Route table growth and hardware to the filter

Deepak Jain deepak at
Fri Sep 21 20:18:14 UTC 2007

I think one of the points here is that we've gotten beyond the space 
where two uplinks was "good enough" for virtually all cases and that 
either uplink was "good enough" provided it is up. And "up" was a binary 
state rather than an array of binary states with associated keys defined 
by destinations.

More explicitly, I think those using MSFC2s to take full routes are 
largely saying "hey, we know what we are doing and why." and "Cisco 
should have redesigned their boards to support more routes earlier"-- so 
items like the SUP32 would have a 3BXL option and the like.

 From the folks on here who are saying using a default or aggressive 
route filtering isn't sufficient are also implying they have more than 2 
views of the Internet... in many cases many more than 2 transit views, 
and possibly peers as well.

Certain snobbery aside ("Anyone who needs a M7i doesn't need a full 
routing table") seems uncalled for. I am not going to comment on J's 
line up, but a M7i should be able to route 3-4Gb/s to a full table 
without sweating too hard over a handful of interfaces. How many people 
are routing 3-4 Gb/s to the Internet and don't have at least several 
uplinks and LOTS of customers that would get *exceptionally* pissed off 
at less than ideal routing or routing holes (in this case defined as a 
default to a provider that has a hole)?

The Cisco 6500/7600 line is amazingly stable and supports a ridiculously 
high number of 1GE ethernet and 10GE ethernet L3 ports mated to a 
Cisco<tm> BGP talker. Yes, in the majority, the ports have small 
interface buffers. Therefore, these are best suited at interfaces 
between other networks over low-latency intra-building or metro-area 
cross-connects rather than large-latency international circuits. I 
suspect that is where the majority are being operated.

If you need a router to talk to your >40ms interfaces, its not for you. 
If you like to mix and match a lot of media in your router, its not for 
you. If you have gotten rid of most of that SONET-speed craziness (OC3, 
OC12, OC48) in your core --even if that just means upgrading to Nx10GE 
everywhere, and everything has started looking like ethernet, they are 
exceptionally tasty.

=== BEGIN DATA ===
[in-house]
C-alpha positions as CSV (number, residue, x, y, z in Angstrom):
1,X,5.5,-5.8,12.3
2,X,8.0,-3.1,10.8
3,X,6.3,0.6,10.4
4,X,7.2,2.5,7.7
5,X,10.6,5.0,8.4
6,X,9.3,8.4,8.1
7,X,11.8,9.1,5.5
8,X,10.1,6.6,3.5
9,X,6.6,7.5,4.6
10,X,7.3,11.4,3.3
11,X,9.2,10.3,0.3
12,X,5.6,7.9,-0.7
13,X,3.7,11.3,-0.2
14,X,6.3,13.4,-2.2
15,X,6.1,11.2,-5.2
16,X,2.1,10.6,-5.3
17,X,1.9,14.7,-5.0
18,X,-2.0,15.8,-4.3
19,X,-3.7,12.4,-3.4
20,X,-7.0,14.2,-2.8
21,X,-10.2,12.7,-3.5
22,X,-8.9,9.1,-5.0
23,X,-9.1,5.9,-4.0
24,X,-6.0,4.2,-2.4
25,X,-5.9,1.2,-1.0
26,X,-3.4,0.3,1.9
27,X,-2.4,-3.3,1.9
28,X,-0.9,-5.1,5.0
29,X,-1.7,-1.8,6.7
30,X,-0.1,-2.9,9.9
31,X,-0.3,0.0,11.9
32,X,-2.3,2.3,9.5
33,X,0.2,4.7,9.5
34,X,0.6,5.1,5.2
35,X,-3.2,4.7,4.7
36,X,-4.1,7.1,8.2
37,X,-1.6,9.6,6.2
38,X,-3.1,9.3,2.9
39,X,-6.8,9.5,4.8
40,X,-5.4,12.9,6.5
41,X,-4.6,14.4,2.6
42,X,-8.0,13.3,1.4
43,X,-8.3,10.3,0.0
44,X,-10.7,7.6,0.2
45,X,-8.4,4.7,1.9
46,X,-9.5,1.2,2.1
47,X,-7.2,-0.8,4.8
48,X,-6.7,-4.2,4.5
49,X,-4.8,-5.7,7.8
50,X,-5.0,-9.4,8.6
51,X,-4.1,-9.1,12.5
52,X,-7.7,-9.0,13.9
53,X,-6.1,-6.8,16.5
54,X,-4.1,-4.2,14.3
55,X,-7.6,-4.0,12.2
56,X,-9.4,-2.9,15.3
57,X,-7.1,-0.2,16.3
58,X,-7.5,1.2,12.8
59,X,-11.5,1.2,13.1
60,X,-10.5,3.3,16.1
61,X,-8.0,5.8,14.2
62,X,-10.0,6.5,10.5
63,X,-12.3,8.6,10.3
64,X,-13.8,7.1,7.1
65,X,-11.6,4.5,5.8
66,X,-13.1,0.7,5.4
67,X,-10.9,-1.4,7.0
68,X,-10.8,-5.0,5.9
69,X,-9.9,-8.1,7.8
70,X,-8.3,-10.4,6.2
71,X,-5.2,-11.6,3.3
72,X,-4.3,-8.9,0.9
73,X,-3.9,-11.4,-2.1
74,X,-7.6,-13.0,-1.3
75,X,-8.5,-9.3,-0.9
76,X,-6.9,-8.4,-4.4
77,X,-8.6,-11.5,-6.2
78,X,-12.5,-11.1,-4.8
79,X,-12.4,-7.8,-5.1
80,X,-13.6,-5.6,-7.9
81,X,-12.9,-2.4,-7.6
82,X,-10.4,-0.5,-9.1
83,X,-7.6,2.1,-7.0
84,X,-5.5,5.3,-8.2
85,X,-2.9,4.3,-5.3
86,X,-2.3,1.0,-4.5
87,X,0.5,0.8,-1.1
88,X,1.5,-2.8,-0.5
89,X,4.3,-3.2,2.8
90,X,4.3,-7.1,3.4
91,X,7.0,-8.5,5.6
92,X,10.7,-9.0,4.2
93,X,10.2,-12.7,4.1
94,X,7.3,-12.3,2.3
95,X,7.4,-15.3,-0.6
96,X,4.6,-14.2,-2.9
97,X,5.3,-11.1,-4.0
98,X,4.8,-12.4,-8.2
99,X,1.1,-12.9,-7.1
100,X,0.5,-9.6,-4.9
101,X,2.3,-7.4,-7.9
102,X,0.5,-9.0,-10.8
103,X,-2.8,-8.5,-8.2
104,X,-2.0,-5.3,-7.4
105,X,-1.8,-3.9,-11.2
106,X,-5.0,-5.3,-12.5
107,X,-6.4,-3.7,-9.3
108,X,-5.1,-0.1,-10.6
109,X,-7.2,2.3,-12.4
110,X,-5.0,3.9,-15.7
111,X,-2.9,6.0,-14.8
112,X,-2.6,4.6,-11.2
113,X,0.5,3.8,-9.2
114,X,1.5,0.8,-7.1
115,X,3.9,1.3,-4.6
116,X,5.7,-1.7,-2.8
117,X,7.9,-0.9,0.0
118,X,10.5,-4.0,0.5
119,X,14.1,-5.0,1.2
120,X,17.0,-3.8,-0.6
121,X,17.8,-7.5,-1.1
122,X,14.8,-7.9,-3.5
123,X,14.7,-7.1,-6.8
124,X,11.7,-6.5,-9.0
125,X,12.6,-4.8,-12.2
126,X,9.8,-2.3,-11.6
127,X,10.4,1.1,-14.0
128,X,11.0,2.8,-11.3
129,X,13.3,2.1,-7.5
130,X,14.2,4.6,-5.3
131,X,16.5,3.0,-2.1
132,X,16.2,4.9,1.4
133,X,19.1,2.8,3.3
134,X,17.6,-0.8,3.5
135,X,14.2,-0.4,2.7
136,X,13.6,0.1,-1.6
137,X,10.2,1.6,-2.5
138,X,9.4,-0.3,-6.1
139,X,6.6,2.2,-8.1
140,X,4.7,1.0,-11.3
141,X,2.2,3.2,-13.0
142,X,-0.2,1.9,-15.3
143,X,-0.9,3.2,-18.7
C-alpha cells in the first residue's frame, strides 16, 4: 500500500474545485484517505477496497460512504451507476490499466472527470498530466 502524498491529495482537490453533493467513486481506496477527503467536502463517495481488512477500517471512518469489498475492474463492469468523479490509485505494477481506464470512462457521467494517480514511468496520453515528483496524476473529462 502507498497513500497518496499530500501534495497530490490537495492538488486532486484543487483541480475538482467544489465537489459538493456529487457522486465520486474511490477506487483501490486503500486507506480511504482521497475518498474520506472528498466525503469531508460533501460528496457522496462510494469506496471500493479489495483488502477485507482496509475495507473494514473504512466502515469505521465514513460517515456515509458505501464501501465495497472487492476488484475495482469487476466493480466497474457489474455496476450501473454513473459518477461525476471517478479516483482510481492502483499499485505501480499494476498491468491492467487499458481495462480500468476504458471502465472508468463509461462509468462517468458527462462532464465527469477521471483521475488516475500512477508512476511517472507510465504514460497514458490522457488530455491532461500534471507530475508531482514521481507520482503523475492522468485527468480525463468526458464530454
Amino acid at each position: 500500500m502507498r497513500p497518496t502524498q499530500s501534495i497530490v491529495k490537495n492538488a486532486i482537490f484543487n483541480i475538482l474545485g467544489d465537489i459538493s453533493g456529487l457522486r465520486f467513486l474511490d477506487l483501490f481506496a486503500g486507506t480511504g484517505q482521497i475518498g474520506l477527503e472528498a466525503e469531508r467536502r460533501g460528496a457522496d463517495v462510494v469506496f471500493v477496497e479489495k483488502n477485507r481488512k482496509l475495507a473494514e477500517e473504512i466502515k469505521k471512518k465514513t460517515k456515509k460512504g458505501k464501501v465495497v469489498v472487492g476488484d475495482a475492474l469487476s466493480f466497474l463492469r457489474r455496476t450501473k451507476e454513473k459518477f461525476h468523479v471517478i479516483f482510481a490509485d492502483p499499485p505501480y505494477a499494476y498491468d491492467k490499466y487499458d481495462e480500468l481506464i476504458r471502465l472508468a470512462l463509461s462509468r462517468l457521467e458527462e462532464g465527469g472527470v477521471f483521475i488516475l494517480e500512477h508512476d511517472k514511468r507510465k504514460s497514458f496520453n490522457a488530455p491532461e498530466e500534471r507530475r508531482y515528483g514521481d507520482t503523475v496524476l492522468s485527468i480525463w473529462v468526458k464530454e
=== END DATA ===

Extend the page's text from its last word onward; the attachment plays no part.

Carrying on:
As an operator of such a successful series of equipment that has had a 
surprisingly long set of legs, I think I would be more impressed if 
Cisco had a board that had dramatically greater routing capabilities 
(not just speed, but table size) than the 3BXL. Or if Cisco demonstrated 
that it understands where these boxes are being used and they all aren't 
deployed in super-high-density PoE applications or on high-latency 
overseas interfaces.

But that is neither here nor there. The idea of how to filter has been 
brought up, in fact, someone posted an actively worked-on filter for 
US-centric providers that provide some immediate relief. The idea of a 
code improvement that gives MSFC2s a more graceful fail pattern has been 
brought up by Lincoln c/o Cisco.

So far, nobody has spoken of a Cisco plan to provide a SUP32-3BXL or 
similar board for immediate relief of the problem -- so either the NDA 
has no leaks or its not going to happen in the next few months of 
operational planning.

Speculation about the alternative platforms (from C or J) is fair game. 
I suspect J is trying to upsell lots of people from 6500s and 7600s and 
is realizing that lots of 6500/7600 users don't see the point of paying 
$7,000 per GigE interface no matter how many bells and whistles one can 
turn on at the same time. C isn't worried about many defections, nor 
should it be -- no one has a competing box with the same kind of 
reputation for ethernet density/stability at the price point. I suspect 
whoever owns the product line at C is going to get a big bonus this year 
while he/she struggles to justify why they need to keep increasing the 
routing capabilities beyond the Sup720-3BXL, at least for the 6500.

This is longer than I had intended. Hopefully something in it is 

Deepak Jain

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